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There’s a bizarre new iPhone bug you need to watch out for

iPhone Security

Even though Apple devotes a lot of resources towards bolstering iPhone security, every so often a bizarre bug emerges out of nowhere. The most recent example was unearthed by security researcher Carl Schou a few weeks ago. Posting on Twitter, Schou relayed how something funky happened to his iPhone when he connected to a WiFi network named “%p%s%s%s%s%n”. Upon doing so, the WiFi on his iPhone stopped working and couldn’t be restored.

Beyond WiFi connectivity issues, Schou noticed that other network-oriented activities like AirDrop stopped working as well.

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The reason behind the iPhone security issue

Apple hasn’t issued a fix for the issue yet, but theories behind the quirky behavior have emerged.

To this point, 9to5Mac writes:

the ‘%[character]’ syntax is commonly used in programming languages to format variables into an output string. In C, the ‘%n’ specifier means to save the number of characters written into the format string out to a variable passed to the string format function. The Wi-Fi subsystem probably passes the Wi-Fi network name (SSID) unsanitized to some internal library that is performing string formatting, which in turn causes an arbitrary memory write and buffer overflow. This will lead to memory corruption and the iOS watchdog will kill the process, hence effectively disabling Wi-Fi for the user.

The “%” character certainly appears to be the culprit, with Schou this weekend observed that a malicious actor can “disable any iOS device’s WiFI by hosting a public WiFi named %secretclub%power.”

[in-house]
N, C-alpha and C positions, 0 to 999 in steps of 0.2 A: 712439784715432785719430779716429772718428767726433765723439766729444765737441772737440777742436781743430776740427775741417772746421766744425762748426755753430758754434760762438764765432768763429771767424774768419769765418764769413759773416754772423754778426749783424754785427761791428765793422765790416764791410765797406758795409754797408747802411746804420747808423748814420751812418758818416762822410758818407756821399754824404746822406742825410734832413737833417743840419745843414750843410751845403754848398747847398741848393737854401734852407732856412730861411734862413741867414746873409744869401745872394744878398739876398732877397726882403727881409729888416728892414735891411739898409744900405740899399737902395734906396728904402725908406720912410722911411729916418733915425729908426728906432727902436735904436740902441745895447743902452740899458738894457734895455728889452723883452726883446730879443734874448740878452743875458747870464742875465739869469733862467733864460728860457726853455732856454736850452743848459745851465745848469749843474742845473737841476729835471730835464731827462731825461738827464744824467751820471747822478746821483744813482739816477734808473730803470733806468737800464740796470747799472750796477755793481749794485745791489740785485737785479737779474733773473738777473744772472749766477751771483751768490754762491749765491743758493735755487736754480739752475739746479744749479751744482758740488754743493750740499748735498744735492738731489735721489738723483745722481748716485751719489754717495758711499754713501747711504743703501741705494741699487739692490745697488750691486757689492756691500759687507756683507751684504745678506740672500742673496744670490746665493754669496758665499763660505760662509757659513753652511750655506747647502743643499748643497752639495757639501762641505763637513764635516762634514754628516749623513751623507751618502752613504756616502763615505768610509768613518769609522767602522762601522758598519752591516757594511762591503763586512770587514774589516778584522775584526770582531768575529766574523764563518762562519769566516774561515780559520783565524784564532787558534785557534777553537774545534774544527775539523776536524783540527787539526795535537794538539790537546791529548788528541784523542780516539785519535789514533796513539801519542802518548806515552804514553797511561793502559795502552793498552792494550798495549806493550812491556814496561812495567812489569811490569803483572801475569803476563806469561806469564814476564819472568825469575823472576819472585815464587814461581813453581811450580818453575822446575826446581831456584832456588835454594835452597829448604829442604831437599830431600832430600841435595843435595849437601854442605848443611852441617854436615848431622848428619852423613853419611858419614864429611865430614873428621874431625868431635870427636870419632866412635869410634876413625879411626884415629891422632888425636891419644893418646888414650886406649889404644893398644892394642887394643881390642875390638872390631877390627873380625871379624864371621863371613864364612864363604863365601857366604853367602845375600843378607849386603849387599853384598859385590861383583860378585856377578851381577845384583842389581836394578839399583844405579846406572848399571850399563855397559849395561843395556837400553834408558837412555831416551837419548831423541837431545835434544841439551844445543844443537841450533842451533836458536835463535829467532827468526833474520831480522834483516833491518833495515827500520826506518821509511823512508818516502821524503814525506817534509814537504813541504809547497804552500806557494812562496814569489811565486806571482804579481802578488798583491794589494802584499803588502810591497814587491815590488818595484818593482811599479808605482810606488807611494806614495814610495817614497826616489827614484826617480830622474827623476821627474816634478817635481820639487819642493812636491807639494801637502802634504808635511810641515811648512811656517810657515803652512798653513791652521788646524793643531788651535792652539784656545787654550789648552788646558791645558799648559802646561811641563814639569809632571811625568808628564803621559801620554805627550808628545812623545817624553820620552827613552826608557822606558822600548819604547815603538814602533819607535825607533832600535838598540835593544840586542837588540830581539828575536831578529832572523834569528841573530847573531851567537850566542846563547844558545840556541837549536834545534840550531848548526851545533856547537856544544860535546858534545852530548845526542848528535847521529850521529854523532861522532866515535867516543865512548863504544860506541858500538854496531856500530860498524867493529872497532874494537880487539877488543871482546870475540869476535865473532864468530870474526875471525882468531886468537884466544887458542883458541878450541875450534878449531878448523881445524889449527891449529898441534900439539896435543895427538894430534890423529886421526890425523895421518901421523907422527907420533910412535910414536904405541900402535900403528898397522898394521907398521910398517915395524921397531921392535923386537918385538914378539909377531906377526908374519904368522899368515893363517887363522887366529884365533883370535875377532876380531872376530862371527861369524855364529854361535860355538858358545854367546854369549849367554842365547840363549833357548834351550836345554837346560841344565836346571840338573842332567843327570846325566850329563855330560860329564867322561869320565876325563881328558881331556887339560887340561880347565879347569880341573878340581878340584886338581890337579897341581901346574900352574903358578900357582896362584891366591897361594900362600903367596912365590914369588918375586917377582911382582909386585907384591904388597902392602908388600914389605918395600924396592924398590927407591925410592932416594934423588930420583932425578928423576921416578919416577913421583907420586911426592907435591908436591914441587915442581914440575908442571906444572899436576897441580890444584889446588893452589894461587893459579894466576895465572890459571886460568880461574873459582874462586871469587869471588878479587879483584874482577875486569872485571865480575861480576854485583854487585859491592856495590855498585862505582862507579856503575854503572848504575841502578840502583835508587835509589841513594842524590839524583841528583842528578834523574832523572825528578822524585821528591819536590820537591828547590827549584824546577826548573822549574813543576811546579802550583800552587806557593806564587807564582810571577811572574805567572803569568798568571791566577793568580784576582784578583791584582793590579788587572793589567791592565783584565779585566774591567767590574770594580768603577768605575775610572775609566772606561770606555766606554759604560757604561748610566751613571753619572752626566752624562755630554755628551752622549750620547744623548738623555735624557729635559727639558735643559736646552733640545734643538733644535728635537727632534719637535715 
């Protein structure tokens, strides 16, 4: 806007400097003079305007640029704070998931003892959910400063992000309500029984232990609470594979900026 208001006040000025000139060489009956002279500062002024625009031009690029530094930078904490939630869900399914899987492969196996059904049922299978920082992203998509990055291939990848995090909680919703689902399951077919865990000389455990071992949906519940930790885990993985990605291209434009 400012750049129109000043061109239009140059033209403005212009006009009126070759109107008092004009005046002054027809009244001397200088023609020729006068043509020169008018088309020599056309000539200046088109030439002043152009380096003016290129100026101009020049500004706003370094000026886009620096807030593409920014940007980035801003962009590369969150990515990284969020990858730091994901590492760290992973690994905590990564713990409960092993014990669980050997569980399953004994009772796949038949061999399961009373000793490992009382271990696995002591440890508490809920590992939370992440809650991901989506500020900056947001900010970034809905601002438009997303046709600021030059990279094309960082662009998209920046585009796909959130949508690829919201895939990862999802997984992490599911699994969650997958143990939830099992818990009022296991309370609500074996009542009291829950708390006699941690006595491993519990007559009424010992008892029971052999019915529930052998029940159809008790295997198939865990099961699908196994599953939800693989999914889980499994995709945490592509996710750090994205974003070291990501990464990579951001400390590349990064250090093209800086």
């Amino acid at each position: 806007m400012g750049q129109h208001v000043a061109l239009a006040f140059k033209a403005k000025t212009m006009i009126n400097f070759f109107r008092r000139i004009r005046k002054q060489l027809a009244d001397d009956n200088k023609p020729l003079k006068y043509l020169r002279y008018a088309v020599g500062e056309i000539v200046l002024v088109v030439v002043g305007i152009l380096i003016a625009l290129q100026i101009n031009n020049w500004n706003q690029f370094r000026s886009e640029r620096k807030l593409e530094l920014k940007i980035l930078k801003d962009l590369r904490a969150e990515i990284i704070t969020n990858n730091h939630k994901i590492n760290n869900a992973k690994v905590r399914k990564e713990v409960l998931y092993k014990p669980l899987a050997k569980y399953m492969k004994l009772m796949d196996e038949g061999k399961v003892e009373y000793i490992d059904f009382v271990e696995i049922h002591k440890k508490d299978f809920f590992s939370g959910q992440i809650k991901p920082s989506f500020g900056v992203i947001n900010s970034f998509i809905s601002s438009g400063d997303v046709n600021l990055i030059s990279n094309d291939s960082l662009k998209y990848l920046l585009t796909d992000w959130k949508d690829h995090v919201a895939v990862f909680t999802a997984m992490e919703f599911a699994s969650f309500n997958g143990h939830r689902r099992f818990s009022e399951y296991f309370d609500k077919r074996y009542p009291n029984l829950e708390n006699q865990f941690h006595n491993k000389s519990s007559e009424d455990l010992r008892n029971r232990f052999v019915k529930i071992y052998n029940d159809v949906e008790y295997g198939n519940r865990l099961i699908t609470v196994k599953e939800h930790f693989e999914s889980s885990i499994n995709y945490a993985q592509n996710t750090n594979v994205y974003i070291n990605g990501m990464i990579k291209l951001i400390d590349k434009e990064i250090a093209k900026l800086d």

Schou adds that resetting network settings on the device may restore functionality but adds that it’s not a guarantee. Schou also said he contacted Apple’s security team but never hear anything back.

How to restore your WiFi and stay safe

According to a tweet from Schou, some security experts guided him in the right direction. Schou says that it’s possible to restore WiFi functionality. To begin, “manually edit an iPhone backup and remove malicious entries from the known networks .plist.”

If you have a Mac, folks on Twitter have some simple advice. “Remove the entry from the iCloud Keychain. it then automatically syncs to your iPhone, et voilà, you have wifi again.”

Another example of an offending WiFi network name is “%Free %Coffee %Starbucks”.

To maintain the security on your iPhone, avoid any WiFi name you see with a “%” symbol and you should be safe. Expounding on the matter, The Register adds:

Security researcher Alex Skalozub told The Register that the disruptive series of characters can be shorter still. The string “%s%s%s” is sufficient to trigger the bug, he said, noting that it appears to be the third “%s” that takes down the Wi-Fi connection.

The “%s” tells the software to use a referenced string, which likely doesn’t actually exist, causing the code to crash. Indeed, it appears to cause a strlen() function call to trigger a memory access fault.

While nothing is certain at this point, we’ll have to wait and see if Apple addresses this issue soon. Apple released iOS 14.6 not too long ago. It stands to reason we can expect to see iOS 14.7 arrive sooner rather than later.

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A life long Mac user and Apple enthusiast, Yoni Heisler has been writing about Apple and the tech industry at large for over 6 years. His writing has appeared in Edible Apple, Network World, MacLife, Macworld UK, and most recently, TUAW. When not writing about and analyzing the latest happenings with Apple, Yoni enjoys catching Improv shows in Chicago, playing soccer, and cultivating new TV show addictions, the most recent examples being The Walking Dead and Broad City.




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